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A) An aircraft is identified by

a.) its colour. b.) its type. c.) a designator and its flight number. □ □ □

B.) When aircraft depart at specified times they are separated

a.) one behind the other. b.) vertically. c.) by time. d.) longitudinally. □ □ □ □

 

C.) VHF is

a.) a meteorological terminology. b.) a navigational aid. c.) a radio frequency. d.) an instrument on the flight deck. □ □ □ □

D) A windsock is

a.) another word for downwind leg. b.) a wind direction indicator. c.) visible to pilots. d.) a constant movement. □ □ □ □

D) An Aldis lamp is

a.) in the control tower. b.) a signalling lamp. c.) in an area control centre. d.) a light gun. □ □ □ □

E) Overcast conditions generally prevail at

a.) the sea. b.) the tropics. c.) the mountains. □ □ □

F) It is easier to manoeuvre with a

a.) jeep. b.) fire engine. c.) bus. d.) B-747. □ □ □ □

 

G) The elevation of the aerodrome at Addis Ababa is

a.) 35,000 feet. b.) high. c.) at mean sea level. d.) low. □ □ □ □

H) An alternate aerodrome is filed on a

a.) flight plan. b.) licence. c.) flight progress strip. d.) rating. □ □ □ □

 

I) An aircraft can fly on automatic

a.) at take-off. b.) on landing. c.) when en-route. d.) when on straight and level. □ □ □ □

LESSON 8

RADIO NAVIGATION AIDS - VOR/DME

 

 

Apart from taking their bearings (1) from the stars, how do pilots navigate? The answer, of course, is in the use of radio navigation aids. (2) There are a variety of different types of radio navigation aids but here we shall discuss VOR (3) and DME (4) only.

VOR and DME are often located at the same site. They operate on VHF and UHF respectively and, as a consequence, are not affected by static (5) or other interferences. (6) The maximum range of VOR is about 200 nautical miles. (7) By flying VOR the pilot ensures he is flying directly to the station. Also by measuring his radials (8) from more than one VOR station, a pilot can check his position.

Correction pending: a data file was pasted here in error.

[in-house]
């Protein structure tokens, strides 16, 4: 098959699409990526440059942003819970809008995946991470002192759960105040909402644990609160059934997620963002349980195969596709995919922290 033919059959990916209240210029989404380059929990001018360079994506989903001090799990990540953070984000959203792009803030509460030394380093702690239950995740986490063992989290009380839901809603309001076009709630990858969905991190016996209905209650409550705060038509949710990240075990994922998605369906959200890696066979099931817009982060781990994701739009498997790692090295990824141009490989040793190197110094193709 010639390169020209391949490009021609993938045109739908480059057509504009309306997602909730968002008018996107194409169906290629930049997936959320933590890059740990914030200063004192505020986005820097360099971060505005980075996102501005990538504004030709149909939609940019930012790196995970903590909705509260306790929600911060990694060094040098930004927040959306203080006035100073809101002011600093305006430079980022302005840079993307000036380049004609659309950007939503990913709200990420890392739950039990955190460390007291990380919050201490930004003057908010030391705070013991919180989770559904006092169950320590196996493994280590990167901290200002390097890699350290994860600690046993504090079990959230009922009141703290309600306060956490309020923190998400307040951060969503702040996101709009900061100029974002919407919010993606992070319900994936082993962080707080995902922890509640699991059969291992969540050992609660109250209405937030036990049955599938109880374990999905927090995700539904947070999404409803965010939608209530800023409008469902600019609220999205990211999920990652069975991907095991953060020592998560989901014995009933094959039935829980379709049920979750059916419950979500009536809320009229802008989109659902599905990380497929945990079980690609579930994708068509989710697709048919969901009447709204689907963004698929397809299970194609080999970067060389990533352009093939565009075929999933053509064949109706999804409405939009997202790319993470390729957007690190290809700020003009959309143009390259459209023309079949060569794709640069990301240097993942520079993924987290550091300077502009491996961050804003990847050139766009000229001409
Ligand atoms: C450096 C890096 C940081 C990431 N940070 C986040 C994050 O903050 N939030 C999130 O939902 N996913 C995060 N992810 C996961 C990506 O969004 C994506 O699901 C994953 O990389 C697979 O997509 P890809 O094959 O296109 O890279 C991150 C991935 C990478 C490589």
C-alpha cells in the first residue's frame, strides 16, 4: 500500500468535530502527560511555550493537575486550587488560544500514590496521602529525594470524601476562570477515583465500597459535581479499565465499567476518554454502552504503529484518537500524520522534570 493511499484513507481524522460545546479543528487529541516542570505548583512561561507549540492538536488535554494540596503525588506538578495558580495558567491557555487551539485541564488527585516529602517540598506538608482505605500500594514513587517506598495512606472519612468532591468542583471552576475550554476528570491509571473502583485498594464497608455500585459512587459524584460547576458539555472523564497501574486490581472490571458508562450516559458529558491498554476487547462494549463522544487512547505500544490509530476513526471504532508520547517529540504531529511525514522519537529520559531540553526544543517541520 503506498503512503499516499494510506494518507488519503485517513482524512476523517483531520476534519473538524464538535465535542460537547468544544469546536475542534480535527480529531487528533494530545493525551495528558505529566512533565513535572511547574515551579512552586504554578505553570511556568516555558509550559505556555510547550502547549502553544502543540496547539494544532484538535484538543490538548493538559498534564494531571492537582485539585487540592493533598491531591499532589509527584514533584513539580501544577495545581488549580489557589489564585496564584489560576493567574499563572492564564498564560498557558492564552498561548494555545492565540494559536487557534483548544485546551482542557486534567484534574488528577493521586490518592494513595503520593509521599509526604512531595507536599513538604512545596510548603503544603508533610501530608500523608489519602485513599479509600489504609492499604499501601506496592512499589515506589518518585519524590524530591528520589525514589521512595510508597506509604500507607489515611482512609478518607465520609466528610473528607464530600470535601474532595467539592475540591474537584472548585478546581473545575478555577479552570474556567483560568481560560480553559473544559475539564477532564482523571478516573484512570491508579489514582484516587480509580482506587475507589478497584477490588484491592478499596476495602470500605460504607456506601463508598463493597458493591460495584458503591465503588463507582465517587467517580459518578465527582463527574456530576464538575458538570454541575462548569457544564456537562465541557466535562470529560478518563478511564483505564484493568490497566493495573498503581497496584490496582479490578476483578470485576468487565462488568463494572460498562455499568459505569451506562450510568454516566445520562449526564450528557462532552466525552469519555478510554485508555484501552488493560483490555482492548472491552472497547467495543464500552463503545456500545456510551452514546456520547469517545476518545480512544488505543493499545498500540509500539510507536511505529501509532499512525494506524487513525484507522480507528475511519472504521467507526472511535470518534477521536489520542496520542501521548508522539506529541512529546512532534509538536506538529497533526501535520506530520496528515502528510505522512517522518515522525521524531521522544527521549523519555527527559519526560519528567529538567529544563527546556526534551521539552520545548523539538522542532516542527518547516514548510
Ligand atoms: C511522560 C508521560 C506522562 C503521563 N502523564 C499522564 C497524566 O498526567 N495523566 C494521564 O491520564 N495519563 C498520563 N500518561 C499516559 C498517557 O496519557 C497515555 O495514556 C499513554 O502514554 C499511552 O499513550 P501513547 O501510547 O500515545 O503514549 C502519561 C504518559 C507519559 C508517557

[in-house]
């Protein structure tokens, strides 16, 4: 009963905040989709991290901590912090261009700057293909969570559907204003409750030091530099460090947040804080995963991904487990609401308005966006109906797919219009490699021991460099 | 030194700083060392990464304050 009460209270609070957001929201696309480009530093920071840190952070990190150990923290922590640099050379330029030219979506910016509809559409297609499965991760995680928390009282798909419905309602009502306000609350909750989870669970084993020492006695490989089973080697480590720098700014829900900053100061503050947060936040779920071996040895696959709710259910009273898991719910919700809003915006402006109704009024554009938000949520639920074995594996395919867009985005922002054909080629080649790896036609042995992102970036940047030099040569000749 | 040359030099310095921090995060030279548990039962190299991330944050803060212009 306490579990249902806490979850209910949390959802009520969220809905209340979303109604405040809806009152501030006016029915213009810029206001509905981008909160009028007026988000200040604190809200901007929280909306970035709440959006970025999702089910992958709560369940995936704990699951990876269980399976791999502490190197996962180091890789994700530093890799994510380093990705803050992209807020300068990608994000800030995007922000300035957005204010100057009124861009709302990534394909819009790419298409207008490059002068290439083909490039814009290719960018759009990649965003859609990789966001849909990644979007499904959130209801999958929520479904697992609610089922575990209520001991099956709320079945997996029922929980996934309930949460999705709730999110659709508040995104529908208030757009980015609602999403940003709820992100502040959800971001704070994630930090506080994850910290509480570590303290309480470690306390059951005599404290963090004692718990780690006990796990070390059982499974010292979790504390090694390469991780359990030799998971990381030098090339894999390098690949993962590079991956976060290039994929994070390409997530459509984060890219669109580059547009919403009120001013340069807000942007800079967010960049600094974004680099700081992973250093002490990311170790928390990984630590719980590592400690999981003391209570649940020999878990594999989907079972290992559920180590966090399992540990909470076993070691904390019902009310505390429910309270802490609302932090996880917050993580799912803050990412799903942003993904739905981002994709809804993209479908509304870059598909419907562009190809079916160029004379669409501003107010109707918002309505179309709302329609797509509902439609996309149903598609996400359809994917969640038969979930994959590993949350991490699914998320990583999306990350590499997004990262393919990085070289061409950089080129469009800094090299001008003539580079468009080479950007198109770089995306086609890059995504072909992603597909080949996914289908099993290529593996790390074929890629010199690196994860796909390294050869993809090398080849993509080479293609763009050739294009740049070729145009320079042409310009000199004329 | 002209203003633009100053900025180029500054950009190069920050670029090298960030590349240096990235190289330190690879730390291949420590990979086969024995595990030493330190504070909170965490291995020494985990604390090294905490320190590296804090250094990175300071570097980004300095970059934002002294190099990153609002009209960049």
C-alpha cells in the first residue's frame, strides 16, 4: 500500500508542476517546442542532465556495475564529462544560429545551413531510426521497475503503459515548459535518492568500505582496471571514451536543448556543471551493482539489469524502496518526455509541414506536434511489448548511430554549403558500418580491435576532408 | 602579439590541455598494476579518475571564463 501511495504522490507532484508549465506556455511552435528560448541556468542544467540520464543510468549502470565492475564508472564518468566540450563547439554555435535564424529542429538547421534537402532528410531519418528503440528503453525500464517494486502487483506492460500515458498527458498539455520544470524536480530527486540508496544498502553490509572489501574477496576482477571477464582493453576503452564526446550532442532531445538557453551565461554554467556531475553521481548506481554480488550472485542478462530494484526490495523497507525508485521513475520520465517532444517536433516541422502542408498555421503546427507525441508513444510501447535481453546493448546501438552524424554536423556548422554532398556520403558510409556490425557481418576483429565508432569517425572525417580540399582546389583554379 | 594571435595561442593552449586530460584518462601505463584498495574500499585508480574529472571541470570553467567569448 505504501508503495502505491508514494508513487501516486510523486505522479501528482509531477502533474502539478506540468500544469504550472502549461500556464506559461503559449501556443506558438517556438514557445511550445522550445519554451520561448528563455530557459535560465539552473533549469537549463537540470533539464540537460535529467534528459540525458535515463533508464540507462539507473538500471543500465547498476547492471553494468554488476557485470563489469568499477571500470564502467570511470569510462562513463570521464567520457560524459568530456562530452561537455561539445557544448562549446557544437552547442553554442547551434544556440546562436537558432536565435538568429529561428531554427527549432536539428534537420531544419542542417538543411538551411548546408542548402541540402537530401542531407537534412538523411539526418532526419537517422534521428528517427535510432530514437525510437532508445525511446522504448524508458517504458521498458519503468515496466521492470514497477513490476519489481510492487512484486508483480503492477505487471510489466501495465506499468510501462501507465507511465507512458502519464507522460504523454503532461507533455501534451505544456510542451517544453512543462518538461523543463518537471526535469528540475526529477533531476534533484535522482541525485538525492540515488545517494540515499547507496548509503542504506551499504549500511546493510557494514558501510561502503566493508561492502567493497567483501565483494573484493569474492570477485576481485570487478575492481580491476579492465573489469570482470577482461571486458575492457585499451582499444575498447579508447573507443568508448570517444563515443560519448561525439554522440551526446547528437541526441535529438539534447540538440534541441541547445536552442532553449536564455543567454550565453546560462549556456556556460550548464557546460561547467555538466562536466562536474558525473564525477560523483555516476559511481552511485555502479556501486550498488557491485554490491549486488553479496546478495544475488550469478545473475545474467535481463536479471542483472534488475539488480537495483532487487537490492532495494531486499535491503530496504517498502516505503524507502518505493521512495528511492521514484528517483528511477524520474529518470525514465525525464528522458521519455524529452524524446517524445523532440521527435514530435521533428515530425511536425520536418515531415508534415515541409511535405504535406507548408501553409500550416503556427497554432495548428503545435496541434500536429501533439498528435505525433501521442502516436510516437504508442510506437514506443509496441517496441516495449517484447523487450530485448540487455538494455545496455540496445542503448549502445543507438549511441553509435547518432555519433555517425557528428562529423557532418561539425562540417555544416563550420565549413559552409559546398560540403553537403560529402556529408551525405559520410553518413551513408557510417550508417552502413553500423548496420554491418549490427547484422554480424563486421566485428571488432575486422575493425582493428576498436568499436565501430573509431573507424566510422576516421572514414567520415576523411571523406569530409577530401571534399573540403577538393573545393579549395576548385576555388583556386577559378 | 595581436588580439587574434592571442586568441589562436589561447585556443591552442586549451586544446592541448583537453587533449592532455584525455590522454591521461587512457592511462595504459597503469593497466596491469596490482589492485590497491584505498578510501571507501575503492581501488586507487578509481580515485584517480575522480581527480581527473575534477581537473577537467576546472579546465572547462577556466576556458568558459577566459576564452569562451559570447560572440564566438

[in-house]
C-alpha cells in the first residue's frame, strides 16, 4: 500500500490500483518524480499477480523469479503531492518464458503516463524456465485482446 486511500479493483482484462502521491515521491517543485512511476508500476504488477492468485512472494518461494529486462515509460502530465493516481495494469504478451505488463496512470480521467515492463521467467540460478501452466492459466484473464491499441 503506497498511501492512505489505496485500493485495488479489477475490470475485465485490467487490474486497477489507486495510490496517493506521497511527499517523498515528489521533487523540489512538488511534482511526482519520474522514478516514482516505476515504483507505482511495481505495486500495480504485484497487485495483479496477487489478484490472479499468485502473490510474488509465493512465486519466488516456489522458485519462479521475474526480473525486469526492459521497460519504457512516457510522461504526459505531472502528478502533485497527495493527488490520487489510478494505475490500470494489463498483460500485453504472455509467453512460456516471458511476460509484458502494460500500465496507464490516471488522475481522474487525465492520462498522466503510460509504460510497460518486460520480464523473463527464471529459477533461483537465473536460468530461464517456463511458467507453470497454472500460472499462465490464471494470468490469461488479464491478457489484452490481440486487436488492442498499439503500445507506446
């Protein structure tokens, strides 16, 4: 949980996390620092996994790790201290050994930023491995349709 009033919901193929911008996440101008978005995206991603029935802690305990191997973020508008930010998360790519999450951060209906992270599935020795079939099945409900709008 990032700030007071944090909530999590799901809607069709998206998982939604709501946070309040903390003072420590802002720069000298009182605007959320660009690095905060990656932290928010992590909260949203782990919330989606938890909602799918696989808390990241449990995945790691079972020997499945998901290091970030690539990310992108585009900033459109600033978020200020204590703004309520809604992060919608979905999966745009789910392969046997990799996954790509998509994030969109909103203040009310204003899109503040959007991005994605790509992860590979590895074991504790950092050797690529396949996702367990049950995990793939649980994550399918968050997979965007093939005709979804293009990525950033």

The function of DME, which is short for Distance Measuring Equipment, is, as its title describes, to measure distance.

The DME measures, electronically, the time it takes for a signal, transmitted from an aircraft interrogator (9), to reach the ground base station transponder (10), and return.

This elapsed time is converted to miles and appears on a digital indicator on the flight deck. The indicator actually seems to rapidly count the number of miles between the aircraft and the station giving the pilot a continuous digital reading (11) of how far he is from, or to, a station.



With the many VOR/DME stations along his route, a pilot can make good his desired track; is constantly aware of his distance to or from a DME station; or, by using two VOR radials, establish his exact position.

 

 
 

 



VOCABULARY

1. Bearing ─ The angle between a direction and a reference direction as determined at the place of the observer. The reference direction is generally the North.
2. Radio navigational aids ─ Also known as navaids. Electronic equipment for navigation.
3. VOR ─ Very High Frequency Omni directional Range.
4. DME ─ Distance Measuring Equipment.
5. Static ─ In this case it is noise on the radio caused by atmospherics.
6. Interference ─ Intrusion of another station making communication difficult or impossible.
7. Nautical miles ─ A measurement of distance used primarily in navigation. It is equal to6080 feet or 1852 meters and is one minute of latitude at the equator.
8. Radials ─ Airways or routes to and from a VOR station.